10 Feb The Tango Tunic
I wish I could say ‘Greetings from the lovely Palmetto Bluff Montage Resort in lovely Bluffton, SC!’ It was a paradise that lasted for three lovely days……
but back to the tunic……..I think I’ve got this.
I’ve just returned from Cleveland where I had the privilege to tape three episodes of the PBS show It’s Sew Easy. The third taping was a tutorial dedicated to adapting a downloaded embroidered neckline file to a commercial tunic pattern. Don’t be fooled by the lovely courtyard beyond the French doors. It was 15° and snowing 😉
Obviously this garment is not meant to be worn in snow so let’s go back to paradise.
Since my first embroidered neckline tunic blogged on December 2, I’ve learned a lot in part to your expertise. Many thanks to all experienced embroidery readers for your helpful comments and constructive criticism.
For the holiday embroidered neckline tunic I used tricky fabric and an insufficient stabilizer. For this tunic, linen and a heavier tear-away stabilizer did the trick.
So starting from the beginning. I love orange and threaded my machine with Coats and Clark Trilobal Embroidery Thread in Tango.
Then, I followed the steps below:
- Create or Select an embroidery neckline design and download to the embroidery machine. My design is from embdesigntube.com . The website offers hundreds of options.
- Start with a rectangular piece of fabric a little larger than the tunic front bodice.
- Trace the tunic bodice front shoulders, neckline and armscyes with a heat soluble marker. Do not cut pattern piece!
- Thread trace the center line from the neckline to the bottom of the bodice. This serves as your placement guide and will make sure your embroidery is on the grainline.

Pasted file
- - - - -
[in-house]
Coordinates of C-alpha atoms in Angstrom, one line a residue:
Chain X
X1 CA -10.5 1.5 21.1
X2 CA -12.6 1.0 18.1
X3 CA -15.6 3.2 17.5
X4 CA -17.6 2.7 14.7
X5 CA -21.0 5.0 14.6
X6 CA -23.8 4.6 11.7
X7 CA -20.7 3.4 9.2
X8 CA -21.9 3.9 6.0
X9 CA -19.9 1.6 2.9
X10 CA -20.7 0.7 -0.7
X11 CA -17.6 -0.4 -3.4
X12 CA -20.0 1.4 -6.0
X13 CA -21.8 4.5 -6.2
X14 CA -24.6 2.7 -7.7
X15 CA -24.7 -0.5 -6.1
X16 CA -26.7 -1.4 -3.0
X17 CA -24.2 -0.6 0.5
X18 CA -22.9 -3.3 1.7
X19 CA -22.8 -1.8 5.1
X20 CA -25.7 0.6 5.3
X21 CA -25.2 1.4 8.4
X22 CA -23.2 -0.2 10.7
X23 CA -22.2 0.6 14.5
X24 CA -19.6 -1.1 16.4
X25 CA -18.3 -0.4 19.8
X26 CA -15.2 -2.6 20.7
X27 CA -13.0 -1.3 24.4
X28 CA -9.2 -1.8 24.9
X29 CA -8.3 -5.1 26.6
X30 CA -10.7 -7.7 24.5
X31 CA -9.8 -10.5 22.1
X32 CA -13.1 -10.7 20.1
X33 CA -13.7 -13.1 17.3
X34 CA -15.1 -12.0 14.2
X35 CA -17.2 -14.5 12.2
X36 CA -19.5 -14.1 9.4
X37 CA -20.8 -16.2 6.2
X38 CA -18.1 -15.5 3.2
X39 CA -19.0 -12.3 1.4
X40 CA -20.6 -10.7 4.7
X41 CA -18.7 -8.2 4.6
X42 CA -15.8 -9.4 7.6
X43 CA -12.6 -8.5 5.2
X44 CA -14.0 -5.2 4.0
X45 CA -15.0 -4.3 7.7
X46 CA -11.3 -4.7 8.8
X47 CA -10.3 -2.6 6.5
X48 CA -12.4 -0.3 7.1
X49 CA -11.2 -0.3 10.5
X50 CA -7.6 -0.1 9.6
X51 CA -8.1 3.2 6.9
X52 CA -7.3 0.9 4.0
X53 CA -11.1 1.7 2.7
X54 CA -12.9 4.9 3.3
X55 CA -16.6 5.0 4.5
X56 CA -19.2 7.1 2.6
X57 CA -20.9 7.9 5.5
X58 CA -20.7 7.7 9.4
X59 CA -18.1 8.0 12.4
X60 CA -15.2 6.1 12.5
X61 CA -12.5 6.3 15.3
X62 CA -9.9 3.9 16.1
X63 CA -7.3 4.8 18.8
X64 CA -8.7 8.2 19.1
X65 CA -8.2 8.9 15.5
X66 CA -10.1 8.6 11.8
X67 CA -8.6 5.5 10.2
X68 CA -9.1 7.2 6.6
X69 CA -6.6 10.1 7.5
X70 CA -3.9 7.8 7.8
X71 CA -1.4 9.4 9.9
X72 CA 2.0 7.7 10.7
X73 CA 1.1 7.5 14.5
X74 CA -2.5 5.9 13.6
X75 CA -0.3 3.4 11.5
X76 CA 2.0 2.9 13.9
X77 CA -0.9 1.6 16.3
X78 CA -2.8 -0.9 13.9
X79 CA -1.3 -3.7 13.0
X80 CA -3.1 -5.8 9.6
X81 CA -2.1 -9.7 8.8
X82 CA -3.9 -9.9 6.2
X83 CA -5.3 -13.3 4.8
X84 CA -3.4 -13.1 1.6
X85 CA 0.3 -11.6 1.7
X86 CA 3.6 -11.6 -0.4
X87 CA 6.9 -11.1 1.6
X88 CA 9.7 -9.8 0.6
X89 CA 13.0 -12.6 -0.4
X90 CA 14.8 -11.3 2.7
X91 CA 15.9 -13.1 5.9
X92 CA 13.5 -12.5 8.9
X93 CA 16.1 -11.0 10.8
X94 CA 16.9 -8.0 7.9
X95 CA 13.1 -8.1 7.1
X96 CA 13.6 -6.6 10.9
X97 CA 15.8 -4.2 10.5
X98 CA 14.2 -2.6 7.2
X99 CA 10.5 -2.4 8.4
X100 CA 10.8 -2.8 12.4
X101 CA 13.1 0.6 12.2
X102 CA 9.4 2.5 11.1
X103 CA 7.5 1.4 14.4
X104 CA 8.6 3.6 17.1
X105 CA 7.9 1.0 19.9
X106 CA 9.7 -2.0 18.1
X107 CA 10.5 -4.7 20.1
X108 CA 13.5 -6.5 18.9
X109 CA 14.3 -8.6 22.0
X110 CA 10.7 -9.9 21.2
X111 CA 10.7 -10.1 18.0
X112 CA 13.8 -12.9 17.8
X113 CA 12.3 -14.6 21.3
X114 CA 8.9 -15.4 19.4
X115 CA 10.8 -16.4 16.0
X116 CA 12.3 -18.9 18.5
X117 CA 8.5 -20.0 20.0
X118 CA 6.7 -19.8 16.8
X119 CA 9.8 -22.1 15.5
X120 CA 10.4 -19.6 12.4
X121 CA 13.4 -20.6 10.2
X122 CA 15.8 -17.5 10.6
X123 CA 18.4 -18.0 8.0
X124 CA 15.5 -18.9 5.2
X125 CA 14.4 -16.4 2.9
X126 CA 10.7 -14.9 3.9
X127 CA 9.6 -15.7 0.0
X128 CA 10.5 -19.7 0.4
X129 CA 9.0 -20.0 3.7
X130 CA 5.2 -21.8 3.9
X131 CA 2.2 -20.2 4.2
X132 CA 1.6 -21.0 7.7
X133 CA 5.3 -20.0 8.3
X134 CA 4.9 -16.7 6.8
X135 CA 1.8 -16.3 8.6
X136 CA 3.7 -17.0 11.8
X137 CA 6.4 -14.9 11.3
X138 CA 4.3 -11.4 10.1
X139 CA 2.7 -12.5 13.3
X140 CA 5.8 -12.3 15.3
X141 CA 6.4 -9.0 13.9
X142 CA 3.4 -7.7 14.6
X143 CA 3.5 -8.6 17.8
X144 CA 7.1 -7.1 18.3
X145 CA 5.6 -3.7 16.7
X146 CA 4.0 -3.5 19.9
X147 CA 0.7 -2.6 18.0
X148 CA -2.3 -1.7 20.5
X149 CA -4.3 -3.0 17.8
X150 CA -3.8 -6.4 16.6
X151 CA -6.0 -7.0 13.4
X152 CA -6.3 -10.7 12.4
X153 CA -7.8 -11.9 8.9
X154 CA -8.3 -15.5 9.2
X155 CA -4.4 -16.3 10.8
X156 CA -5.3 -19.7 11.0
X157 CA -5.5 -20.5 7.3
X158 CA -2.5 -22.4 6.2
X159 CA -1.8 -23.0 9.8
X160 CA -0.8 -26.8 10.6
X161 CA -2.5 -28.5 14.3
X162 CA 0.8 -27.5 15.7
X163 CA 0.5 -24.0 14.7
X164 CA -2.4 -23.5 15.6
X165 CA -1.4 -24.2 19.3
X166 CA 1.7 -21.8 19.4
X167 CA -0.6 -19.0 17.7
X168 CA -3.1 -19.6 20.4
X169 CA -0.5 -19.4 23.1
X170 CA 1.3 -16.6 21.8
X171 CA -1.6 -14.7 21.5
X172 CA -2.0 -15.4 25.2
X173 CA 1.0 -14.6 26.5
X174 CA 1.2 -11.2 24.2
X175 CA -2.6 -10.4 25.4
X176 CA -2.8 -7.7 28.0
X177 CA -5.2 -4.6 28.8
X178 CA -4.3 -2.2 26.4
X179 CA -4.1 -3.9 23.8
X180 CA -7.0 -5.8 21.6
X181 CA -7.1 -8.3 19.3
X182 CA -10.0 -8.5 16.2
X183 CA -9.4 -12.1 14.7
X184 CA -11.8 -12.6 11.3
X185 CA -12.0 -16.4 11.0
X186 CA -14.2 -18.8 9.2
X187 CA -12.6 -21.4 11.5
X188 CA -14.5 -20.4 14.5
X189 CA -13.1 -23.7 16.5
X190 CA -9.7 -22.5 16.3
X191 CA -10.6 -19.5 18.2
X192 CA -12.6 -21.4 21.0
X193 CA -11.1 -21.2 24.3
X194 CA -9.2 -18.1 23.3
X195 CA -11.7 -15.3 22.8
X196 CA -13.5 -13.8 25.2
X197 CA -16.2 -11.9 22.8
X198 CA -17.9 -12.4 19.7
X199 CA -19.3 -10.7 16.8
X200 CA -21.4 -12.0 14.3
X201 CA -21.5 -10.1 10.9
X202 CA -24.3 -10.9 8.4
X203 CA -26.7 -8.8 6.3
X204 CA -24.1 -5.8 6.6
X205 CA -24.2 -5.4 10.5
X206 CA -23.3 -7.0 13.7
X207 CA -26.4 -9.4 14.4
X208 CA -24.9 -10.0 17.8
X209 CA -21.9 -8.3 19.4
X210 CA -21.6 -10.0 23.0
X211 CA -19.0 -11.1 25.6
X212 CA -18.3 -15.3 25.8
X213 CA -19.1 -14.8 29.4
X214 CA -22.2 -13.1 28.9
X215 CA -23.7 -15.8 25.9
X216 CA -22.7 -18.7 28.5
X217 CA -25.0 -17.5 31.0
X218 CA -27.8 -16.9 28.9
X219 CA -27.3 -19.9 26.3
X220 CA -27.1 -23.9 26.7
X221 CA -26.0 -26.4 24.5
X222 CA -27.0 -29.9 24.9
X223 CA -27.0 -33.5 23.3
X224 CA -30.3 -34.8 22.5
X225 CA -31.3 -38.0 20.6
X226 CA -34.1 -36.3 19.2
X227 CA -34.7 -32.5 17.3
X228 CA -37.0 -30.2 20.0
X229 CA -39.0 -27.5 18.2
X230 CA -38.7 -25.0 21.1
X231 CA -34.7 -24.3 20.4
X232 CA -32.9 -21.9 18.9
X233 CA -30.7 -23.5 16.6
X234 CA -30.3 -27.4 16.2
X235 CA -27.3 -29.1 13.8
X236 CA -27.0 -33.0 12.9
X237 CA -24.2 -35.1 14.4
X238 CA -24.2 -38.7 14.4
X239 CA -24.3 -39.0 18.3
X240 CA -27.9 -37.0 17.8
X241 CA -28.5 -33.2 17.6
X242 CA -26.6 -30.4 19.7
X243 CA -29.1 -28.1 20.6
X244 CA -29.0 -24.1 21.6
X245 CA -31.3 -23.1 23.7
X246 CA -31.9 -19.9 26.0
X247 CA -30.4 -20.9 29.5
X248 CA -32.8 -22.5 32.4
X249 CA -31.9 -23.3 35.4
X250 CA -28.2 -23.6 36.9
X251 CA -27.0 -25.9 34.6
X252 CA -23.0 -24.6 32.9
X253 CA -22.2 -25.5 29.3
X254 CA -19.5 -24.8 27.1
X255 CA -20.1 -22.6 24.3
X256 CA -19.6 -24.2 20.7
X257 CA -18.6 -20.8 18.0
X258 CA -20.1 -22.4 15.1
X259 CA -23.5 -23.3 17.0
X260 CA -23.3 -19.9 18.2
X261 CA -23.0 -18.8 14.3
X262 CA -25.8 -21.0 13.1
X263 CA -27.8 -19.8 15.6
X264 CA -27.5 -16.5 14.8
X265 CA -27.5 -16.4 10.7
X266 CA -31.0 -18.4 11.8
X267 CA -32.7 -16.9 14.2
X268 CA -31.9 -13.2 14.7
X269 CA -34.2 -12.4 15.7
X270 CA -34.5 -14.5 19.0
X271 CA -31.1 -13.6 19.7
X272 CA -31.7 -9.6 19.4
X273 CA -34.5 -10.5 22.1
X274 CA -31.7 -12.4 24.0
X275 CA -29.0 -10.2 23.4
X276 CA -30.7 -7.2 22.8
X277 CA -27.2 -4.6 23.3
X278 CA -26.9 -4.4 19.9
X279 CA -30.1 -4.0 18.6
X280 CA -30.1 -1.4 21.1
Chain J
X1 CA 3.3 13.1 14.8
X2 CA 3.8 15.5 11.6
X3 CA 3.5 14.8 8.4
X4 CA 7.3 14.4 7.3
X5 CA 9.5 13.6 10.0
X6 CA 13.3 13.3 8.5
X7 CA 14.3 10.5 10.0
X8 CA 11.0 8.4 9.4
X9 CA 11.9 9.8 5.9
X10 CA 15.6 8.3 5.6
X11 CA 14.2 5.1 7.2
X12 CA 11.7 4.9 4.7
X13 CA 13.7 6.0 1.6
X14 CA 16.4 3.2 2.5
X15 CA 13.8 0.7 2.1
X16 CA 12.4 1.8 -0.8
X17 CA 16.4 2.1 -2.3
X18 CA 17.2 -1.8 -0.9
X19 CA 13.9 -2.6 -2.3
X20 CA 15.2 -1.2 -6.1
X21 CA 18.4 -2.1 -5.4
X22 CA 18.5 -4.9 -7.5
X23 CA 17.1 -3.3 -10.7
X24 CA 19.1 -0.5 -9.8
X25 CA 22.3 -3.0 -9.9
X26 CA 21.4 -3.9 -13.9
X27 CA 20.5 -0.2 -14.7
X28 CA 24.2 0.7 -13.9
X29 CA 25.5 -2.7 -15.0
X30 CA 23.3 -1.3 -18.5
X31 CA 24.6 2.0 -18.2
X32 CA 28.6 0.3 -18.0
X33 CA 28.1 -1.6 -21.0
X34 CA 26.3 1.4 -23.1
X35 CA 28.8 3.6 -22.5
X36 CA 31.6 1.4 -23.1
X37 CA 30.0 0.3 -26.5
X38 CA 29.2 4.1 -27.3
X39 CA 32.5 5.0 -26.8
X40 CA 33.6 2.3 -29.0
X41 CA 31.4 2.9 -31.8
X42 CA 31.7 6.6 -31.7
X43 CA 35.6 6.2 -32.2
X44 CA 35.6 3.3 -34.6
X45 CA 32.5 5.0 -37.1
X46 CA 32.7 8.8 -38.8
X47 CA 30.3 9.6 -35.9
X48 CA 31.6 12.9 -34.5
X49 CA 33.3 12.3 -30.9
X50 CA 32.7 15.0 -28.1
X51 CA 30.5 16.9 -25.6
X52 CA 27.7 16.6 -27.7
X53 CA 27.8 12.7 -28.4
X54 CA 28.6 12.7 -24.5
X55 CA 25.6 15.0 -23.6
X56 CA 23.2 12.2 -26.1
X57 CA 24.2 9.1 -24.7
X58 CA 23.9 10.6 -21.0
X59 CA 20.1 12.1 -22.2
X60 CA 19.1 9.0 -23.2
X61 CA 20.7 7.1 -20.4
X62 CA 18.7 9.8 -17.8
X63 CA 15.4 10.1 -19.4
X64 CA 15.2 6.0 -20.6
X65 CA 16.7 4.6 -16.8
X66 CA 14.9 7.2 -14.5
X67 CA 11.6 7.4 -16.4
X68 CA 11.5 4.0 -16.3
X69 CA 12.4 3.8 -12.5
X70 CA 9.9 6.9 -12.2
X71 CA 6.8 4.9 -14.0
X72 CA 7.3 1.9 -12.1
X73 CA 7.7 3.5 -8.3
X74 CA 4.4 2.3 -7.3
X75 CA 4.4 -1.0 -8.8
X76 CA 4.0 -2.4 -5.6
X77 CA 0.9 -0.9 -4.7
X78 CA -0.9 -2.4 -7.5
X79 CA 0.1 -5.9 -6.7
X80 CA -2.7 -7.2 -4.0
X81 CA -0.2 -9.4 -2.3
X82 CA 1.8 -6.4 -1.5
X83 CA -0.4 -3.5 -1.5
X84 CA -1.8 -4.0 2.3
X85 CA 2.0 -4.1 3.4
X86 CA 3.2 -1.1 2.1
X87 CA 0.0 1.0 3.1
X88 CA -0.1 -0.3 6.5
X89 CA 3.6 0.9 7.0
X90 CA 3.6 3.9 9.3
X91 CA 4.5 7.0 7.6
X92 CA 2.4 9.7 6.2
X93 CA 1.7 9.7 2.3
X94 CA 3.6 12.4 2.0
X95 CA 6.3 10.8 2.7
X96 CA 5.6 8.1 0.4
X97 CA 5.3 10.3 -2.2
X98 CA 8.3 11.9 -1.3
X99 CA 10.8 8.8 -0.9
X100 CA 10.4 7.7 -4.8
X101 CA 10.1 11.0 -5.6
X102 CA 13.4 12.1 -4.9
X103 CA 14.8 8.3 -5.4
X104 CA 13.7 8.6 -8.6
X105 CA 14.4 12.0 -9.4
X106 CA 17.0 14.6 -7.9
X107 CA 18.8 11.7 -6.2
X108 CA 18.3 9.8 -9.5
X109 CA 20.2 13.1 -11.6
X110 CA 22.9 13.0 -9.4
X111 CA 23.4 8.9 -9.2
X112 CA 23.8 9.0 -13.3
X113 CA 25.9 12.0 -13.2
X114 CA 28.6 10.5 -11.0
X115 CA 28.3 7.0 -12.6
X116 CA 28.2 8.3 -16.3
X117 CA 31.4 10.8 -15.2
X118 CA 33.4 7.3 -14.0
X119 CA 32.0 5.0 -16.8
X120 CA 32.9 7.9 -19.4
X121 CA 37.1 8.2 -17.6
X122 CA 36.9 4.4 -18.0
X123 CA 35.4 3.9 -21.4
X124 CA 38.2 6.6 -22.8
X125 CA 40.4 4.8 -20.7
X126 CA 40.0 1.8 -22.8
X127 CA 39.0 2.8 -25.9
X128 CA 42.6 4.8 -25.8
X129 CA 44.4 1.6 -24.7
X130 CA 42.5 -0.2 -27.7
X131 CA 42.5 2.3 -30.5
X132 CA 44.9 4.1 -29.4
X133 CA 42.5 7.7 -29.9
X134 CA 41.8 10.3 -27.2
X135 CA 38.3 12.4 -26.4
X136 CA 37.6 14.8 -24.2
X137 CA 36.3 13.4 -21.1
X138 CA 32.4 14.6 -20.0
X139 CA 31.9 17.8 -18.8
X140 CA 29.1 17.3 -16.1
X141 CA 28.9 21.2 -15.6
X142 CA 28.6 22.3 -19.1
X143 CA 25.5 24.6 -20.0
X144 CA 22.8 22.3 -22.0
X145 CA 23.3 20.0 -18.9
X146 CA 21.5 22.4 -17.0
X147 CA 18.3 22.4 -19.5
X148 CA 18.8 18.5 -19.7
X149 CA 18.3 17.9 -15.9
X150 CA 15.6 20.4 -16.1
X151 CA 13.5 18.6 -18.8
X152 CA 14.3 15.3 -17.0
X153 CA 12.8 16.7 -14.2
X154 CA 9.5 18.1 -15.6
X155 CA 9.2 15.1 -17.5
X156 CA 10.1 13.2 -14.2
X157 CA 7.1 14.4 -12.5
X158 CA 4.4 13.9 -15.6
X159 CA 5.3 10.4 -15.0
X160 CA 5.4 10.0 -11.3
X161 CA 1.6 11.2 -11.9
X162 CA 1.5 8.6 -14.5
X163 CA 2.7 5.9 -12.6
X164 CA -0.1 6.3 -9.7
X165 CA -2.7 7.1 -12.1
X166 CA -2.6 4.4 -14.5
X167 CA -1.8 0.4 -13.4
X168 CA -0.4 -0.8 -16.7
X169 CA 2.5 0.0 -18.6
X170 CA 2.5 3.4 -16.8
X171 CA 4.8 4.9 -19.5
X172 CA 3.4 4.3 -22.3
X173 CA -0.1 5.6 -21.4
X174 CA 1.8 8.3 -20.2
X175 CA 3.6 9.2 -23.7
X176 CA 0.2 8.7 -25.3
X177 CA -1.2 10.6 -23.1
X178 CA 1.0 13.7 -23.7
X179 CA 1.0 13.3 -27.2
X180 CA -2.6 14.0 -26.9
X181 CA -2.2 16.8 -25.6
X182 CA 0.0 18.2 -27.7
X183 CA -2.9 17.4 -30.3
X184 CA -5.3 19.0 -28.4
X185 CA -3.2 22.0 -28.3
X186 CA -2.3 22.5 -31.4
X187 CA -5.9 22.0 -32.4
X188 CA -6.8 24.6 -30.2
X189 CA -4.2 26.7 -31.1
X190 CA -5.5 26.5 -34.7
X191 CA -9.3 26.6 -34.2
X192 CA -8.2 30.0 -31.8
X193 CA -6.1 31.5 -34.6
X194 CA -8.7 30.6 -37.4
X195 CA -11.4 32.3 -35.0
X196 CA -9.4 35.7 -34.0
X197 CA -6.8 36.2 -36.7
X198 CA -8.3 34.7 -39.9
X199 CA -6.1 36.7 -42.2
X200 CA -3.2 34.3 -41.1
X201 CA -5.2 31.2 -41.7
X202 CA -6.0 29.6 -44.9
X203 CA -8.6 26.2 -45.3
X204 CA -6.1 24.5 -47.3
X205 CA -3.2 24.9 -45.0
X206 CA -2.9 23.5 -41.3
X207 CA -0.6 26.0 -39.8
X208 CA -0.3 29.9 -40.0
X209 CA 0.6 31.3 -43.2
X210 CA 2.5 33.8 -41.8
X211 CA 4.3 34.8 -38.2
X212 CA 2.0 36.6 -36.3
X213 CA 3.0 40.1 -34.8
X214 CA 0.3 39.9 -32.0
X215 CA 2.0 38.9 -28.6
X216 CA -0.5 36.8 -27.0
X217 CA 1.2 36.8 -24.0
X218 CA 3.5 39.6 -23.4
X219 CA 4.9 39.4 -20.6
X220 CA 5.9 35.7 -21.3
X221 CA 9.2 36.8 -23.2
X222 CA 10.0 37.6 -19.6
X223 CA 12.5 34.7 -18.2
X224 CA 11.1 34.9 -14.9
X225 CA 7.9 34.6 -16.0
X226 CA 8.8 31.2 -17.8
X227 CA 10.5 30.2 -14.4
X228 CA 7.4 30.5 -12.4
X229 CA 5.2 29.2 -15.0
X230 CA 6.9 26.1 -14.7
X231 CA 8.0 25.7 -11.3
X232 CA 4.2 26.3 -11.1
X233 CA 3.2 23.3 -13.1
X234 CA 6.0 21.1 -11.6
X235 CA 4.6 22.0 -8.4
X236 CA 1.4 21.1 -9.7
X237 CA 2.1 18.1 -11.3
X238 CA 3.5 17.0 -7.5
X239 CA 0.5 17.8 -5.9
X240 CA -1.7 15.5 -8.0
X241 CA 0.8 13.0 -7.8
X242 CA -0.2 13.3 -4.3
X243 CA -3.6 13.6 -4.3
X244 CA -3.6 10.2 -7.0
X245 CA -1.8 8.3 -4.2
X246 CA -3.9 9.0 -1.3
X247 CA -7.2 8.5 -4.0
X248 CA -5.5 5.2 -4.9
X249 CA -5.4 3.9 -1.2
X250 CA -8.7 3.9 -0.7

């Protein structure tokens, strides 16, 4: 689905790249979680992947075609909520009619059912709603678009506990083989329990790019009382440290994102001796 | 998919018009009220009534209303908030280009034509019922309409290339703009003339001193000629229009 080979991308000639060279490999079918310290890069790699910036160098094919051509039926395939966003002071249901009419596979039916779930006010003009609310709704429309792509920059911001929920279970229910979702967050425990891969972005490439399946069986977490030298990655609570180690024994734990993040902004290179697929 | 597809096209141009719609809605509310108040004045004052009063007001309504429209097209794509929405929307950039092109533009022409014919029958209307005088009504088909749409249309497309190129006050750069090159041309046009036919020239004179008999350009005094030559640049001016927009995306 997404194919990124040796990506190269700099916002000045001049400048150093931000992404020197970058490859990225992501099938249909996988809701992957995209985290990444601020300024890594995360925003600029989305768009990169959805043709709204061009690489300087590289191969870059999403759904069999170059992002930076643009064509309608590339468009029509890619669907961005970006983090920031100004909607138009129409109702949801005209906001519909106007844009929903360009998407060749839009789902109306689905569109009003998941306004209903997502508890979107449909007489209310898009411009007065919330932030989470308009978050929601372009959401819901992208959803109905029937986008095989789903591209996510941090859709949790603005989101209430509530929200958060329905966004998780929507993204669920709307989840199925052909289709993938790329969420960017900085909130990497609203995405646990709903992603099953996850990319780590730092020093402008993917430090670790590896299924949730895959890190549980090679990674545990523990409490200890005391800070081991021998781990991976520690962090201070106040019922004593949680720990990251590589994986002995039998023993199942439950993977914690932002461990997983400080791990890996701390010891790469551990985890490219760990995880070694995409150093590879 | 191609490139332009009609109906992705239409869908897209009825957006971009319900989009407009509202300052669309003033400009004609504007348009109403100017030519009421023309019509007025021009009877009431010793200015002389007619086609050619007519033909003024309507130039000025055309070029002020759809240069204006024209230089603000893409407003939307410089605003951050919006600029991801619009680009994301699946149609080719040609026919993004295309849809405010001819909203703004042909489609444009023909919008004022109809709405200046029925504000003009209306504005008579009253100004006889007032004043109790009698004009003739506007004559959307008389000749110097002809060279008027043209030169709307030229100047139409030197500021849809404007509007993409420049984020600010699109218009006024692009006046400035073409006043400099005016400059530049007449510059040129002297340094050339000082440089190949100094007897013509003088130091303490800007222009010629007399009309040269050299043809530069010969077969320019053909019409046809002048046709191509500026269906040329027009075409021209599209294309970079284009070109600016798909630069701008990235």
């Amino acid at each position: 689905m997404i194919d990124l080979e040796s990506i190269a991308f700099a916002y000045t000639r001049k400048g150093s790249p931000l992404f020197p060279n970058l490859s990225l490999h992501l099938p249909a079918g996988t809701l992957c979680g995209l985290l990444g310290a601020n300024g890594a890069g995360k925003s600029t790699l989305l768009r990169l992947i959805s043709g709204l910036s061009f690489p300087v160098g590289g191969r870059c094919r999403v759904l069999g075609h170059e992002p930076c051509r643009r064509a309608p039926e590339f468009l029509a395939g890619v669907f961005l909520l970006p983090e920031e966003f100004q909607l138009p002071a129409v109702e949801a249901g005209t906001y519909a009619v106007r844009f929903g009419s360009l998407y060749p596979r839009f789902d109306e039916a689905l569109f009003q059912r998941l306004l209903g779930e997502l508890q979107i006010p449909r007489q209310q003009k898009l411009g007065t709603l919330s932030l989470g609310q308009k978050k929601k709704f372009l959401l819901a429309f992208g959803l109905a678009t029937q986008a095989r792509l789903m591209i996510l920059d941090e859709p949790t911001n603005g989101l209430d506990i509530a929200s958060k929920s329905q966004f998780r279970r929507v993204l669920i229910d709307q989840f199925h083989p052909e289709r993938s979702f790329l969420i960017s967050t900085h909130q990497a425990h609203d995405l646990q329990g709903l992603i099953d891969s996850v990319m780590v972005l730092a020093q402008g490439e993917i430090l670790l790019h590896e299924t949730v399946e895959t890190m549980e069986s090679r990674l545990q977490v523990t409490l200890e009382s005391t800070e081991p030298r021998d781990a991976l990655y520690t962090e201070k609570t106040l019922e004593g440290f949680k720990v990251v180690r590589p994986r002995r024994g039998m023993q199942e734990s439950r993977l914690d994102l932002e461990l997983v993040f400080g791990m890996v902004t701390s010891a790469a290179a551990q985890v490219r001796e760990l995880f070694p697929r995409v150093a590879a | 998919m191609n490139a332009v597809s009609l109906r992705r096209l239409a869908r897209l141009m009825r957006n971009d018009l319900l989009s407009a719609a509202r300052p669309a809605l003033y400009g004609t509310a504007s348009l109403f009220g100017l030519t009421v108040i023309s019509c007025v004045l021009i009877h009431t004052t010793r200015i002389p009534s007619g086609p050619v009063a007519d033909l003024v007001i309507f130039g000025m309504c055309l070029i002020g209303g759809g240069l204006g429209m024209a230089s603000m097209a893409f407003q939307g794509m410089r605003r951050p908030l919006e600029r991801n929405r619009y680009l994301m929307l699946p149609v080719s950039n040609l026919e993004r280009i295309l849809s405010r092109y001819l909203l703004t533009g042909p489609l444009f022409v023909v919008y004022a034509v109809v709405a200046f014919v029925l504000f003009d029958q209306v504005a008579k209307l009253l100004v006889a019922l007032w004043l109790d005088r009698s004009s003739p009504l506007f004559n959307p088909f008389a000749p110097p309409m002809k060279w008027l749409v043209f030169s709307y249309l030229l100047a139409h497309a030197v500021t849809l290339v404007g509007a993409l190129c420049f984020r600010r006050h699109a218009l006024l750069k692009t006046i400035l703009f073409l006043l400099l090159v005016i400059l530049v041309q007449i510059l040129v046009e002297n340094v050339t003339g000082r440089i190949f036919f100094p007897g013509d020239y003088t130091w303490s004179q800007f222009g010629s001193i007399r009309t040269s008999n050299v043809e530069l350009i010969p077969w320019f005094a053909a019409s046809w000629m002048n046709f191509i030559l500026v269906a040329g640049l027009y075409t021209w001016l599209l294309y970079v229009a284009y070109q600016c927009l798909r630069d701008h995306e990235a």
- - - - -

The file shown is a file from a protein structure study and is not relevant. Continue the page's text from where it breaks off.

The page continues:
- Depending on your hoop size you may be able to embroider the entire design at once. If you work from a smaller hoop you may need to divide the design.
- Once the design is completed it will look like something this.
- Remove stabilizer. (note photo below has a little stabilizer left around lower inner neckline).
- Cut a piece of fashion fabric slightly larger than the embroidery design and interface with a lightweight knit interfacing. I like Pellon Easy Knit Fusible.
- Place the fabric over the front of the embroidered neckline. RIGHT SIDES TOGETHER.
- Secure with a few pins. Flip to the back secure with a few more pins.
- Stitch around neckline following the embroidery design. (photo below is from another sample).
- Cut away excess fabric.
- Turn fabric to the inside of the bodice and press.
- You now have created a facing. Depending on the sheerness of your fabric you can finish the facing in one of two ways.
- Cut facing in same shape as neckline design allowing for a ½” seam finish. Turn and finish outer edge or serge.
- If your fabric is sheer, Cut the facing down to 1” following the inner neckline design, turn and finish by slip stitching to the back of the garment.
- Fine tune the pattern placement and pin in place. Your heat soluble markings will be gone but the centerline remains and will serve as your placement guide.
- I like to catch the very top of design in shoulder seam so it’s not floating on top of the tunic bodice. It might be necessary to sacrifice some of the embroidery.
- Pin the bodice pattern piece to the fabric and cut.
- You now have a tunic bodice ready to assemble with a finished neckline!
It’s Sew Easy 😉
I embellished the lower edge of the sleeve with a repeated vine motif from the Pfaff Embroidery Collection for the Creative Icon.
I experimented with several decorative 9mm stitches to cover the machine hemline in the sleeve before making a selection.
As I mentioned in December, I’ve noticed a shorter length trending on many designer tunics. Personally, I find the shorter length to be a better one for me, and this tunic is shorter than many from the The Tunic Bible.
My only challenge now is to patiently wait for warm weather or visit a tropical island. Something tells me I’ll be playing the waiting game 😉
Have a good one!